I. STANDING  We turn first to the question of standing, and the suggestion that we cannot consider the Republicans' challenge because they have not alleged an injury that is judicially cognizable. The Supreme Court has indicated that in ruling on a motion to dismiss for lack of standing, "both the trial and reviewing courts must accept as true all material allegations of the complaint, and must construe the complaint in favor of the complaining party." Warth v. Seldin, 422 U.S. 490, 501, 95 S.Ct. 2197, 2206, 45 L.Ed.2d 343 (1975). Here the Republicans have alleged that as legislators and as voters their political power has been diluted, and they have raised significant additional issues about First Amendment rights to free association and free speech. Further, they have raised a plausible claim that the Democrats have added the additional requirement of majority party membership to the qualifications for full House membership. We consider these allegations sufficient to withstand a motion to dismiss.
Judge Bork, however, makes two interrelated argumants in challenging the justiciability of the allegations that the Republicans' political power has been diluted. He suggests that the harms that the Republican legislators have allegedly suffered are insufficient to support standing, and he further contends that because those harms implicate general separation-of-powers concerns, we have additional reason to deny standing.
The initial argument revives a legal distinction discarded in Riegle v. Federal Open Market Committee, 656 F.2d 873 (D.C.Cir. 1981), between allegations that a legislator's vote has been “nullified" and allegations that the legislator's influence has merely been diminished. Judge Bork contends that only where there has been nullification of a legislator's vote can there be a sufficient injury to support standing; he relies in particular on Kennedy v. Sampson, 511 F.2d 430 (D.C.Cir.1974), Harrington v. Bush, 553 F.2d 190 (D.C.Cir.1977), and Gold water v. Carter, 617 F.2d 697 (D.C.Cir.), judgment vacated on other grounds, 444 U.S. 996, 100 S.Ct. 533, 62 L.Ed.2d 428 (1979). Without further discussion, we simply note that a unanimous panel of this circuit repudiated that distinction in Riegle after expressly considering the "doctrinal difficulties presented by an attempt to reconcile our denial of congressional standing in the Public Citizen v. Sampson, 379 F.Supp. 662 (D.D.C.1974), aff'd mem., 515 F.2d 1018 (D.C.Cir.1975); Harrington, and Reuss v. Balles, 584 F.2d_461 (D.C.Cir.), cert. (1169] denied, 439 U.S. 997, 99 S.Ct. 598, 58 L.Ed.2d 670 (1978) cases, on the one hand, with our conferral of legislator standing in the Kennedy and Goldwater cases, on the other.”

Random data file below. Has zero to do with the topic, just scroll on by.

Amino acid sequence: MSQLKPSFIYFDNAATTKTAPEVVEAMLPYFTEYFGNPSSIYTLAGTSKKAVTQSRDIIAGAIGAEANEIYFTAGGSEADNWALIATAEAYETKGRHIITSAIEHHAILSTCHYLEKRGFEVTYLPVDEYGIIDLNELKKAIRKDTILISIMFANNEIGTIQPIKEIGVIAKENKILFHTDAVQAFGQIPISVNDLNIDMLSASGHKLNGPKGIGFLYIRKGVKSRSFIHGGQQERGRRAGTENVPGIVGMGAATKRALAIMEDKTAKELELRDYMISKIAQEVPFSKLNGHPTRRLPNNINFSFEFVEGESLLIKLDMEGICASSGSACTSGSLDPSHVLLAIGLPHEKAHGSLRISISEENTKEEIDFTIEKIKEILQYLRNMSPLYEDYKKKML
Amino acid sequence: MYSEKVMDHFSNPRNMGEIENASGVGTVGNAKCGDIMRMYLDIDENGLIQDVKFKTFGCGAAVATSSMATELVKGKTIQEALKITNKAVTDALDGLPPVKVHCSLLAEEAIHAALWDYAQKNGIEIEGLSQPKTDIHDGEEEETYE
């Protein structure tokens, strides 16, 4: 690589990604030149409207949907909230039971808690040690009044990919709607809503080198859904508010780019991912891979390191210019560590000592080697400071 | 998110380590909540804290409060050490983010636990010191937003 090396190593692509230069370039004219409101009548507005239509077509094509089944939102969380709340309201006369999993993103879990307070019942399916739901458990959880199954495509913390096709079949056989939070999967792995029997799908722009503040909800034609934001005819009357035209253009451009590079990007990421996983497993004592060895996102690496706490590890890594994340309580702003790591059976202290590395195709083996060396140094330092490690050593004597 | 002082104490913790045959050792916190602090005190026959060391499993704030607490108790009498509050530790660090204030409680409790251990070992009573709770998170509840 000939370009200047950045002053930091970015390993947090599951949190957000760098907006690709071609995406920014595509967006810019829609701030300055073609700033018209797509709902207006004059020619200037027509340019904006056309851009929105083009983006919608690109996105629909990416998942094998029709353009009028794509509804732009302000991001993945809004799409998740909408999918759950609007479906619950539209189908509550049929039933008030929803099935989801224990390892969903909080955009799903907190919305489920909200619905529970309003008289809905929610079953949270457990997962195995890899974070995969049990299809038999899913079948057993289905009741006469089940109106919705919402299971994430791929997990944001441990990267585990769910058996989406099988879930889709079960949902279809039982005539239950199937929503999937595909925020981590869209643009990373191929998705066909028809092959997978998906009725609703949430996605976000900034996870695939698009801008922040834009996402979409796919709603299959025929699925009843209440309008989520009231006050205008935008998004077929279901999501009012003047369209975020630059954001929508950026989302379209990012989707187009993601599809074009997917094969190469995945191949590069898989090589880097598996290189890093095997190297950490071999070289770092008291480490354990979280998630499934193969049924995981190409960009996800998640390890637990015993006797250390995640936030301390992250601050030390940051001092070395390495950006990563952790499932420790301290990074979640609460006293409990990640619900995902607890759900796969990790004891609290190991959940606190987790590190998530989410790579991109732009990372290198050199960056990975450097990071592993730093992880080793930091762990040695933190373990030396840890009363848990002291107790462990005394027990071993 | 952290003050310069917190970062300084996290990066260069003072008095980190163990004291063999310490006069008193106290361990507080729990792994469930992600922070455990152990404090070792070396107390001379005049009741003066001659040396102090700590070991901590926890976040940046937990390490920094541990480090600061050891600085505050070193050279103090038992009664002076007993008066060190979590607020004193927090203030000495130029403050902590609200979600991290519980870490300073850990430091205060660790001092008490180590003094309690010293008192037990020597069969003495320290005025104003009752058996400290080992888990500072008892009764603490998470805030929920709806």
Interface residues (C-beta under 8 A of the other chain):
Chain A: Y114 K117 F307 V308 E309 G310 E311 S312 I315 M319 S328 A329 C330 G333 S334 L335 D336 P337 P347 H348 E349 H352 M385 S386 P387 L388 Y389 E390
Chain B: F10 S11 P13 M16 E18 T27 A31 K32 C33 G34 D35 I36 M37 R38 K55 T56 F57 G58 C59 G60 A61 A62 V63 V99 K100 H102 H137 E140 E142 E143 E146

* 656 F.2d at 880. It is important to recognize that even if we return to Goldwater's requirements for legislator standing, (and even if we ignore appellants' other constitutional claims, as Judge Bork does), there is still another hurdle before we can dismiss this case for lack of standing. That hurdle is that we are not only dealing here with legislators suing as legislators, but also with legislators suing as voters and as representatives of the classes of all voters represented by Republicans. In that sense, appellants would seem to have strengthened their argument